The challenges

McKinsey Global Institute said a 2010 report [pdf]: "While many policy makers see innovative technologies as the answer to the challenge of job creation, our analysis indicates that governments are likely to be disappointed in such hopes.”

Europe would love to have consumer electronics champions but with the demise of Nokia it has none that are significant employers.

According to the Joint Research Centre (JRC) of the European Commission, over 50% of all US firms in the Top 1,000 global R&D spenders in 2009 were founded after 1975, in Europe the figure was 18% and in Japan below 2%.

Ireland aspires to be a knowledge economy but this goal is likely to remain elusive.

The common conservative mindset reflected in the lack of interest in reform endures, despite a brutal recession for a minority of the population.

Process is boring; accountability is patchy; there is an addiction to spin and neither ministers nor senior civil servants appear to have the managerial competence or interest to push through for example changes in costly but poorly structured job activation programs or even devise a credible job strategy that would require an unvarnished assessment of the challenges.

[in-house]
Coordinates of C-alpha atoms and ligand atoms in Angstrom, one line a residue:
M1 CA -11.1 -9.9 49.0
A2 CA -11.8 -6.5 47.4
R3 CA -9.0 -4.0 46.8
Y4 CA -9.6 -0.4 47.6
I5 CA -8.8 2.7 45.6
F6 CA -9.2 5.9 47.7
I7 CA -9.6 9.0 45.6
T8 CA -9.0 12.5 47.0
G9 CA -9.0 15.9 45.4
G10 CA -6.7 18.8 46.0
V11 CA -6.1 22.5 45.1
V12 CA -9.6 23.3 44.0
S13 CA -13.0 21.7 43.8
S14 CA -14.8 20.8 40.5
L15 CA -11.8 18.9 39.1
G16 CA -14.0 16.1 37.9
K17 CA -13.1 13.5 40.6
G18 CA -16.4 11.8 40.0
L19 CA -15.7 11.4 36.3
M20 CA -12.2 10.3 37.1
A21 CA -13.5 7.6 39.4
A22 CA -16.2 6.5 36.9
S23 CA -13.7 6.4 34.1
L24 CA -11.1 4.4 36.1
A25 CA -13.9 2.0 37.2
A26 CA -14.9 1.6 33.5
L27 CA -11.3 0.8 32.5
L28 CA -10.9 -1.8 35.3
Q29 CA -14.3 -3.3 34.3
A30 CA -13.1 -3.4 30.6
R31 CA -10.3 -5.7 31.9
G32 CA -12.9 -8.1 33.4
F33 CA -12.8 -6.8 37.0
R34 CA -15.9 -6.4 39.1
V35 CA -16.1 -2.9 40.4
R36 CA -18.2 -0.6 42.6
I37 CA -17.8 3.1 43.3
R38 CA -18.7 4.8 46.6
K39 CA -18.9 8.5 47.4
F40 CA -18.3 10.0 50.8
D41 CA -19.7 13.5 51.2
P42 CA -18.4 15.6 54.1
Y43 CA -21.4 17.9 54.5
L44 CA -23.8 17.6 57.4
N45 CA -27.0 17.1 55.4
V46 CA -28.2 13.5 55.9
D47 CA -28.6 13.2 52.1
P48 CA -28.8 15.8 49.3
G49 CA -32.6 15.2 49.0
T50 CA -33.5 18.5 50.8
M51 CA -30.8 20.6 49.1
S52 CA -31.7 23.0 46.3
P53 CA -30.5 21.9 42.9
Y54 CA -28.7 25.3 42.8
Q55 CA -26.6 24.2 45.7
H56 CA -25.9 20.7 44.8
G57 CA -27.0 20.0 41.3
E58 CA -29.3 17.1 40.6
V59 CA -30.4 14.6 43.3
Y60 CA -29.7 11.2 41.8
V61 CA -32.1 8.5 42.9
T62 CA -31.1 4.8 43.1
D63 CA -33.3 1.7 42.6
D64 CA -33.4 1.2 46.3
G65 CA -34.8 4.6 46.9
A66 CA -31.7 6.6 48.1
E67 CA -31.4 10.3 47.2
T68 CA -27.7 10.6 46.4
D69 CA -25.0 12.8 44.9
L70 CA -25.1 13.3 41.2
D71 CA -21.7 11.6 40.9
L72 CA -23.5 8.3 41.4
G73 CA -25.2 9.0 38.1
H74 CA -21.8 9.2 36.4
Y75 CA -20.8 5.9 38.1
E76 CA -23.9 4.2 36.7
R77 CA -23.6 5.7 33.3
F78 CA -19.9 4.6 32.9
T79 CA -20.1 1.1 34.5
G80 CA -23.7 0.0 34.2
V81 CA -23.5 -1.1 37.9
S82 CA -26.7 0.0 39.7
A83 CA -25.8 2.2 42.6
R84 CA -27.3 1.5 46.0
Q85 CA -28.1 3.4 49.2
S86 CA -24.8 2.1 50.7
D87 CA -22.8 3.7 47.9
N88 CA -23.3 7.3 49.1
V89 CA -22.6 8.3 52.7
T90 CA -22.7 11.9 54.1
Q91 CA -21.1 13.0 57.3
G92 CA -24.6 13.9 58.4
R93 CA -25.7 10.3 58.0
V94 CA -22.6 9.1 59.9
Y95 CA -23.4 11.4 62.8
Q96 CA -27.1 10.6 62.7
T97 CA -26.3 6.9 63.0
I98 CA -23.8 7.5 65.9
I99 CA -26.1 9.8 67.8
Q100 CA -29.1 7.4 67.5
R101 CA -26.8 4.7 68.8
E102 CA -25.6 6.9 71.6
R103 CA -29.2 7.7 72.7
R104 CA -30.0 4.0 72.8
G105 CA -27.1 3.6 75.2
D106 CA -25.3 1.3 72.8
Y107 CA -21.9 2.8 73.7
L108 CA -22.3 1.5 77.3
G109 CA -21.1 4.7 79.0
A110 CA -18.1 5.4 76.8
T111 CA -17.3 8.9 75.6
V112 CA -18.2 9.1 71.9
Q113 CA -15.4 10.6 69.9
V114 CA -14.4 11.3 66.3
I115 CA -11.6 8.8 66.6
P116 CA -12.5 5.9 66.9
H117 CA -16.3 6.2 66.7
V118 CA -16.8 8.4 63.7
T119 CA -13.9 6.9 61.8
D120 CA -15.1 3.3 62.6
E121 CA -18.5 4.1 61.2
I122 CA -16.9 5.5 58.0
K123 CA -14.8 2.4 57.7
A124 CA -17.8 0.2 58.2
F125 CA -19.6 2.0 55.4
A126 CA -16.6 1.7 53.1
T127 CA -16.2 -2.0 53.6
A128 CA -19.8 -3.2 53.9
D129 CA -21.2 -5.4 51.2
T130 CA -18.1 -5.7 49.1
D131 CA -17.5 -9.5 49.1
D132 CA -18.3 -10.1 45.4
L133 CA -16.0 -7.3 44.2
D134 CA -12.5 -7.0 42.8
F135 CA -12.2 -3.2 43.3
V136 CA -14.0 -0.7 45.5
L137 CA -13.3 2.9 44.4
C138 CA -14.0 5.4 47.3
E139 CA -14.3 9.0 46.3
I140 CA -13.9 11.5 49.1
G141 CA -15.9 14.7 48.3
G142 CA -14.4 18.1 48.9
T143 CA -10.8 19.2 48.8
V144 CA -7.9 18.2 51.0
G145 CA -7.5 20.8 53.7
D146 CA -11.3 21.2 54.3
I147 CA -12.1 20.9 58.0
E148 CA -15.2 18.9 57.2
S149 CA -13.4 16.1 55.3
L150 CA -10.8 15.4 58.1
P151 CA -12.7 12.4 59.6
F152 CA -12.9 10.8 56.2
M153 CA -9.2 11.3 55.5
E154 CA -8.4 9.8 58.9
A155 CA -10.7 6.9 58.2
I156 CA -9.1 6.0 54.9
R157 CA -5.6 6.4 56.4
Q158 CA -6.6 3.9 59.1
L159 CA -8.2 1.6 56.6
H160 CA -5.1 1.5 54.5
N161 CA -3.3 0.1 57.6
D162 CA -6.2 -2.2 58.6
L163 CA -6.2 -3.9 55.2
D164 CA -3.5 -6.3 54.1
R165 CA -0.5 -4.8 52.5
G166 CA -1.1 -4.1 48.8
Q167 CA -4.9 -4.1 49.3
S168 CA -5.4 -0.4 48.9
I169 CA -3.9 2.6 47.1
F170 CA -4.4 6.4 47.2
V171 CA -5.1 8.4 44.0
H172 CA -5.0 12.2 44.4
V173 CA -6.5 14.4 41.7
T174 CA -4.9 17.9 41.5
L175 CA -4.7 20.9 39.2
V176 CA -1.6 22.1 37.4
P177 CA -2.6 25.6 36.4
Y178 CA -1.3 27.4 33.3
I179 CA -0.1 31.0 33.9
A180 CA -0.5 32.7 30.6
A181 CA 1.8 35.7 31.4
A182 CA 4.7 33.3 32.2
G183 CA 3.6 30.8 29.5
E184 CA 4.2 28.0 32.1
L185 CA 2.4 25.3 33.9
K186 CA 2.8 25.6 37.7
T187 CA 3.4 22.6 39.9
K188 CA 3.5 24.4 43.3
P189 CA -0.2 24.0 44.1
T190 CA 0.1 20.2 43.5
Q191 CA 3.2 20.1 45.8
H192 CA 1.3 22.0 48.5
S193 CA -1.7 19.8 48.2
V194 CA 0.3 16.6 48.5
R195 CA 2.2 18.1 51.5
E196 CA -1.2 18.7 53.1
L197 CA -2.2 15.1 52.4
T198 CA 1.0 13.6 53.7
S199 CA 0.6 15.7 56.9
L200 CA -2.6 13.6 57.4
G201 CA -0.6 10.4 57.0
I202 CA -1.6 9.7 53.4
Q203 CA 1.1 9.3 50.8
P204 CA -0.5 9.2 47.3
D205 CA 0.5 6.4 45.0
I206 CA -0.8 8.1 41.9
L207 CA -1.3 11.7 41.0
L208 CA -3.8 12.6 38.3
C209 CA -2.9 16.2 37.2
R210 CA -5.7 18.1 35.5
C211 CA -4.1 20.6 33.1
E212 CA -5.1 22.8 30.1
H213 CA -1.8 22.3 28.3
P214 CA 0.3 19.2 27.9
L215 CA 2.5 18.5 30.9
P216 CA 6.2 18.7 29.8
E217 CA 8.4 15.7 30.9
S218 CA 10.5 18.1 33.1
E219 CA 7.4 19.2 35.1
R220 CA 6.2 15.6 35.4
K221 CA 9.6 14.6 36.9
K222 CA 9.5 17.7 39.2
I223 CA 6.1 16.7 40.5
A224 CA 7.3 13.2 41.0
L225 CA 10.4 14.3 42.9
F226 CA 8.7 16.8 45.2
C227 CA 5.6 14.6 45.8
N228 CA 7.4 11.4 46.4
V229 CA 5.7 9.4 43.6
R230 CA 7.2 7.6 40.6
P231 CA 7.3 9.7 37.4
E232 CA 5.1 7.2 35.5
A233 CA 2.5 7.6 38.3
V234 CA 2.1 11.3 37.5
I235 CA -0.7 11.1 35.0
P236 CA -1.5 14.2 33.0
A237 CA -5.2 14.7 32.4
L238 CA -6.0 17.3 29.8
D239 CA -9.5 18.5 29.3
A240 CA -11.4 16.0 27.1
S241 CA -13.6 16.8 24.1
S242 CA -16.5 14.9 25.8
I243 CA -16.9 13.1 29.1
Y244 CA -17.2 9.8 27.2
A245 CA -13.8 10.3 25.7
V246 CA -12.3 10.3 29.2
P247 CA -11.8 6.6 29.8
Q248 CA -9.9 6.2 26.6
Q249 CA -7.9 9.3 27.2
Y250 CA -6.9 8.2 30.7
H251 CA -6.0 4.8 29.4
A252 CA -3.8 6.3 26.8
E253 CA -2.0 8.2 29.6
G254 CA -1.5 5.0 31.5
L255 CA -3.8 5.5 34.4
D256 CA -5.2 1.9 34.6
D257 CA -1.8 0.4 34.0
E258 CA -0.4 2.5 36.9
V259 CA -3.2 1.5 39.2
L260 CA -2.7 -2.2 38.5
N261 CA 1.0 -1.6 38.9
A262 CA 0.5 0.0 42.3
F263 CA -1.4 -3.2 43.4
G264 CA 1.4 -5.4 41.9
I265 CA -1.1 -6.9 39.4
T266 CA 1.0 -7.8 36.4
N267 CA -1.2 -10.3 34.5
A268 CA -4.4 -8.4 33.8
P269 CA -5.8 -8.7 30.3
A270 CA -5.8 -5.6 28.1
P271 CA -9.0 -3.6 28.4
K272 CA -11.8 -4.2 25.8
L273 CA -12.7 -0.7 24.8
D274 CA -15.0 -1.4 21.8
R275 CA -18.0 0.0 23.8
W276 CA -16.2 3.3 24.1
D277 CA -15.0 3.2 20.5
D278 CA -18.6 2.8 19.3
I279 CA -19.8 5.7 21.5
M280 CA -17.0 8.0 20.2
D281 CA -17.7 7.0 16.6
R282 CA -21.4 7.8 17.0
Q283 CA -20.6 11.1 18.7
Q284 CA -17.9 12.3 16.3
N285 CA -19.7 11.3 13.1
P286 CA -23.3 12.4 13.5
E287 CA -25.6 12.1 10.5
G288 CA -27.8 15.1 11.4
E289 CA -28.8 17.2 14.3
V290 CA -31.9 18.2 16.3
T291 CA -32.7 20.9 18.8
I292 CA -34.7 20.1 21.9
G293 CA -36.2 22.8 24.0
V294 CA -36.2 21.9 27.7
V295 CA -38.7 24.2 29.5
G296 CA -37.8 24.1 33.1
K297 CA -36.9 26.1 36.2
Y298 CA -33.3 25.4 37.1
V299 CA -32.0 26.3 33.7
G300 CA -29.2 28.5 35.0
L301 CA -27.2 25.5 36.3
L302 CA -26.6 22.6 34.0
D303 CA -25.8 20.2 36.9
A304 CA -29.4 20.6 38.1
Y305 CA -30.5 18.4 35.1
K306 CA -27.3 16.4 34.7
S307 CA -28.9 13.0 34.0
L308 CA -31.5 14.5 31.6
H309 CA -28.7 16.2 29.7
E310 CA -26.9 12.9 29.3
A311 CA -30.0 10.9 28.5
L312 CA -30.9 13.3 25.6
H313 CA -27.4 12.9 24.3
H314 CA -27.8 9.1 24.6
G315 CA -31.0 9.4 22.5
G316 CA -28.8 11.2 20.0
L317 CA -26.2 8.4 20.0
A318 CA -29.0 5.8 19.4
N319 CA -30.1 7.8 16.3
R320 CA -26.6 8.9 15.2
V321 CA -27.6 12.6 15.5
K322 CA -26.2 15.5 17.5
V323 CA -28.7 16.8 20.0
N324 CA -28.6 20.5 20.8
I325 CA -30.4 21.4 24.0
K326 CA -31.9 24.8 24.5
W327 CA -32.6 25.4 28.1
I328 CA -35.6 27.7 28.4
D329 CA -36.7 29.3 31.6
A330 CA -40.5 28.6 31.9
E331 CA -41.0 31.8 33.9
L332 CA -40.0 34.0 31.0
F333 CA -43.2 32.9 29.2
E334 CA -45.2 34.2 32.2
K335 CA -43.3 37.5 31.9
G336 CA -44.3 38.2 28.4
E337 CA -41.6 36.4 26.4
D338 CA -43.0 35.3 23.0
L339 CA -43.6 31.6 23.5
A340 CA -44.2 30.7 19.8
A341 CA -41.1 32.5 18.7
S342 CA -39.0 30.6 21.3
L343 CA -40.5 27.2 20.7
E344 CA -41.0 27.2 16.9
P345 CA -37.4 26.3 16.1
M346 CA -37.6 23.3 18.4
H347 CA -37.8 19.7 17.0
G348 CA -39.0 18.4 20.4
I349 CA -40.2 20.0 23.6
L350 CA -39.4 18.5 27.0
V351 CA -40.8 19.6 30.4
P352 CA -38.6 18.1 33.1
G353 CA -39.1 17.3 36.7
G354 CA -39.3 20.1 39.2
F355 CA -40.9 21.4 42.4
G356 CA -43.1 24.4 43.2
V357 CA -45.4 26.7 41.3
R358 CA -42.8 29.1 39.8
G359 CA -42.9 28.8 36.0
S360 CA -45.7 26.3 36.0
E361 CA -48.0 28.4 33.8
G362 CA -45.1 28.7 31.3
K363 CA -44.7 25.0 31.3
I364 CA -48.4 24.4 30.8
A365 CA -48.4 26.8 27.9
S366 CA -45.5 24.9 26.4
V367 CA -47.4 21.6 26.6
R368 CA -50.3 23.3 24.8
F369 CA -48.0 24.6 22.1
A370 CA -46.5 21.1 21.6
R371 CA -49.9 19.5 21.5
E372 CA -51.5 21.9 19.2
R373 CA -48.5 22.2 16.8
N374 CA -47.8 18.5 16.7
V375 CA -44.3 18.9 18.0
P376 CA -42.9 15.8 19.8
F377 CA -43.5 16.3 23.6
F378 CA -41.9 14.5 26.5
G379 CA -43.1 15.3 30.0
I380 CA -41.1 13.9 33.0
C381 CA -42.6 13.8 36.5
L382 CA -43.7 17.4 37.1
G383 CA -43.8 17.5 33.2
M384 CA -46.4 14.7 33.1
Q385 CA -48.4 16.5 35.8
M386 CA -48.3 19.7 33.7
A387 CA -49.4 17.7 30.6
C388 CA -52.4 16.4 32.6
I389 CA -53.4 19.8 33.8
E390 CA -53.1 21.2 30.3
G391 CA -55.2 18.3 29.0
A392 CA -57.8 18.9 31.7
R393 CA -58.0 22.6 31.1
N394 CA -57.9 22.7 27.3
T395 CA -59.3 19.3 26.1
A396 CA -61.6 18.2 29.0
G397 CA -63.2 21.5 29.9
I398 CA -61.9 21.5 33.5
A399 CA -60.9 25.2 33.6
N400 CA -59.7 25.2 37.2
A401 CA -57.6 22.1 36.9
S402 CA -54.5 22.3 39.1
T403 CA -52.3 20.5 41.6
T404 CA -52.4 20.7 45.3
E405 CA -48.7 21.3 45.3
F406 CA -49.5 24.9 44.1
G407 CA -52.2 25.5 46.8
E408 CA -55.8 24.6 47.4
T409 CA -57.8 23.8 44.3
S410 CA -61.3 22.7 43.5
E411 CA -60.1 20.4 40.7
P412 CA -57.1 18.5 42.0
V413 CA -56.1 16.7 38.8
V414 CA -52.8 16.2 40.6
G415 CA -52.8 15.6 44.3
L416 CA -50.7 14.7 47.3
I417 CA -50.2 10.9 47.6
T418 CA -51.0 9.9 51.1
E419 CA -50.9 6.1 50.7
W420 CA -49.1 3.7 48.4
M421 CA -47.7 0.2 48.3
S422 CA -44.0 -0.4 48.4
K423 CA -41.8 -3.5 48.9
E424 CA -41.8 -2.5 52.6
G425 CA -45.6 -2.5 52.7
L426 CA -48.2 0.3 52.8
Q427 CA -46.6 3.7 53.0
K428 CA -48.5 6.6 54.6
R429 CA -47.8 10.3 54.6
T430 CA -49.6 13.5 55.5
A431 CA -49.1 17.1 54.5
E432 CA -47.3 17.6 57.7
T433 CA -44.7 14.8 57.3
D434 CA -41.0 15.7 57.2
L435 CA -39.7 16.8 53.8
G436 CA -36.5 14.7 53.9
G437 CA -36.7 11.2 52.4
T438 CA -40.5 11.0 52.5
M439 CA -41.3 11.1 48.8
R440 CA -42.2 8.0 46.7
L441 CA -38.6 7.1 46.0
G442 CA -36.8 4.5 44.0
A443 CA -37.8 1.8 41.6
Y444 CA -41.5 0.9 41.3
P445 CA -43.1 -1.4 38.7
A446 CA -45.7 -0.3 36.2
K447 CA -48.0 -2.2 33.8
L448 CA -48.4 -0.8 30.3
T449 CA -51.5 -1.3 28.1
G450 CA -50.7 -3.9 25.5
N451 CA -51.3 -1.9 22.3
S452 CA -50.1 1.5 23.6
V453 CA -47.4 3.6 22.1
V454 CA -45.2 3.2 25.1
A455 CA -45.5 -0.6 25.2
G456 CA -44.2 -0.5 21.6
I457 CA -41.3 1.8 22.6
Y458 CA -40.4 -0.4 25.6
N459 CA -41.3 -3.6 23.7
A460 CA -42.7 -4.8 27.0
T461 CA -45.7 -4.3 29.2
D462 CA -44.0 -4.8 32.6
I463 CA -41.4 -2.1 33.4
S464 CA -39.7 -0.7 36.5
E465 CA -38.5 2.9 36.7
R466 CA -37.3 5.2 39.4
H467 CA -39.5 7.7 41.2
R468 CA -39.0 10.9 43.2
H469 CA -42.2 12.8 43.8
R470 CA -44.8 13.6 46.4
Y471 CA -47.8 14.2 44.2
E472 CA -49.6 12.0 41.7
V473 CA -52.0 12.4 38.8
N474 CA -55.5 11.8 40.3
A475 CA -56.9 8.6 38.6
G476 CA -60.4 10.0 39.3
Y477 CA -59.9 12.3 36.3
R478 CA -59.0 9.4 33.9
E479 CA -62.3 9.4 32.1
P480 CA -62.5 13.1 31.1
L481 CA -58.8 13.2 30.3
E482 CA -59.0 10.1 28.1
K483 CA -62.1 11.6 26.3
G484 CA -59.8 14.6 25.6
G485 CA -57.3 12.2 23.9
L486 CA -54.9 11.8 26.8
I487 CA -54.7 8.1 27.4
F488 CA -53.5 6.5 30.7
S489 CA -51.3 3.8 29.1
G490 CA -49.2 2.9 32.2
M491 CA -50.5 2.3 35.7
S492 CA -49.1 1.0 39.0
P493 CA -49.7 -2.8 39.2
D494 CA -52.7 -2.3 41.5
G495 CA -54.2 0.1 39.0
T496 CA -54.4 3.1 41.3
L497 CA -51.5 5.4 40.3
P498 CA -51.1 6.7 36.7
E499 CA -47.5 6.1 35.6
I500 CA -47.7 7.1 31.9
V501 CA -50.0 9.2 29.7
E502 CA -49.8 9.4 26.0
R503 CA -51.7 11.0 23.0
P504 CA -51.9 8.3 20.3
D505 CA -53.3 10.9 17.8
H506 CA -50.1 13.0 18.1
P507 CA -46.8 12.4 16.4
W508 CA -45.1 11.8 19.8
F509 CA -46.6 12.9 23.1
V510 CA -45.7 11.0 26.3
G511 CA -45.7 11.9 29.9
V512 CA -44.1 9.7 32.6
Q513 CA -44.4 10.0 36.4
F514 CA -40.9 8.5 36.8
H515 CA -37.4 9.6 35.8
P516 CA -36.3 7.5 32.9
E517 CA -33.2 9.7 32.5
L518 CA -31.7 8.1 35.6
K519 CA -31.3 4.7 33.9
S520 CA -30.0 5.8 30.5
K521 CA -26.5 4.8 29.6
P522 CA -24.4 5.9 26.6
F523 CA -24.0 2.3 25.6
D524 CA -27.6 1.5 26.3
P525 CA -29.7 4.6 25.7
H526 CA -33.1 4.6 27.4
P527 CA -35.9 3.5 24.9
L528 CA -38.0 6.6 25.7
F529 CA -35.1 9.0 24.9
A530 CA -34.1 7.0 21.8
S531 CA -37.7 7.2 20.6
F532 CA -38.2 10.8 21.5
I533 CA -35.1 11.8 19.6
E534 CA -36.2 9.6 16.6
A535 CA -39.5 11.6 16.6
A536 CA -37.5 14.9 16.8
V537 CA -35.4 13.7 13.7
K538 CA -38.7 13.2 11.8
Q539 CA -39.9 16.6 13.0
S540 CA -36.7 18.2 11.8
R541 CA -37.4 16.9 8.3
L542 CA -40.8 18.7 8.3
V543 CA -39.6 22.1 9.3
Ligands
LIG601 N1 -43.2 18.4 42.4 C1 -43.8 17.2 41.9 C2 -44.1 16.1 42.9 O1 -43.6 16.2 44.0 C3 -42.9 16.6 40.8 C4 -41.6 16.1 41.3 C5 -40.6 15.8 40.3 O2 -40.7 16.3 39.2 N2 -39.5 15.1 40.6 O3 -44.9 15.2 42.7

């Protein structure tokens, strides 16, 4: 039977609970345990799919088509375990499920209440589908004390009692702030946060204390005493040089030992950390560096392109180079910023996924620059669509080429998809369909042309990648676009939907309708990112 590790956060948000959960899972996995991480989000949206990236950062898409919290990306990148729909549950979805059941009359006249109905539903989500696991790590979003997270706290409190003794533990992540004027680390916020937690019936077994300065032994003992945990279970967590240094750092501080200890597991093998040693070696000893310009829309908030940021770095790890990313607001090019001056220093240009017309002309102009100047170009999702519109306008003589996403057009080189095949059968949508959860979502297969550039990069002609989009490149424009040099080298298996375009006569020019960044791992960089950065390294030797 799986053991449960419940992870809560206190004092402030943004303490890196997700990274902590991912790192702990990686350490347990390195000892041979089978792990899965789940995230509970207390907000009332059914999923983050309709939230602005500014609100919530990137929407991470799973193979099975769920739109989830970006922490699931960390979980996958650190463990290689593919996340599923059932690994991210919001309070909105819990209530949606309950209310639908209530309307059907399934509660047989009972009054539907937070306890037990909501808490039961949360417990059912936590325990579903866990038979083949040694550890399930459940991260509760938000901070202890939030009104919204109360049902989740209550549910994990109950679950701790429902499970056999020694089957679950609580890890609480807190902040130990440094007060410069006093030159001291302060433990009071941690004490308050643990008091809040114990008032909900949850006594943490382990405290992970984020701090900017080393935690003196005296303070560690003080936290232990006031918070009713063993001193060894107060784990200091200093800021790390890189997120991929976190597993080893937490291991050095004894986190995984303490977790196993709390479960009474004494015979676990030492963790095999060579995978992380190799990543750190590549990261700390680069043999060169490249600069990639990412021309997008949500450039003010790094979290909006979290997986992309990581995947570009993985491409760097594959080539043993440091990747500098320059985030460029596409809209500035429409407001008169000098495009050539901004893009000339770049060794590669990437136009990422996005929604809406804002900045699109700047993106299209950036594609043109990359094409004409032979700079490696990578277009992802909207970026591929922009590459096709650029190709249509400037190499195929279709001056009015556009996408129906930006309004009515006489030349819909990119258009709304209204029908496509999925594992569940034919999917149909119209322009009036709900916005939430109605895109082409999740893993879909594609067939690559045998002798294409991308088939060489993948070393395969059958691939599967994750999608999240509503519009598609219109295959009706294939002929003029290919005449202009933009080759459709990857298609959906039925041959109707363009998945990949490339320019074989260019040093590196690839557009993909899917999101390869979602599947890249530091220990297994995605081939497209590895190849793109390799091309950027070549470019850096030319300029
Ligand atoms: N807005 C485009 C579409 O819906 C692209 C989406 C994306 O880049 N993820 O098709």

The Sustainable Governance Indicators (SGI) 2011 study of 31 OECD countries by the Bertelsmann Foundation, shows, Sweden, Norway, Finland, New Zealand and Denmark heading the Status Index, which examines states’ reform needs in terms of the quality of democracy and performance in policy fields.

Ireland is a mid-point, 22nd for education and 28th for policy implementation.

The OECD in a tribute to the Finnish school system said [pdf];

No other country has so little variation in outcomes between schools, and the gap within schools between the top and bottom-achieving students is extraordinarily modest as well...it is hard to imagine how an information and knowledge-based economy could have grown up so quickly in the 1990s if the Finnish schools hadn’t already been producing graduates with the kind of flexibility and openness to innovation that industry was demanding. The development of these kinds of qualities is at least as much a function of the culture and climate of schools as of the formal curriculum."

So success in the 14 priority areas identified by Jim O'Hara' taskforce, requires a lot more than ministerial spin or public money.

Besides, the obsession with high tech when Ireland had 478,000 on the Live Register or in publicly funded job activation programs, in August, is foolish.

A priority in food could be worthwhile but then there are more Irish farmers over 80 than under 35!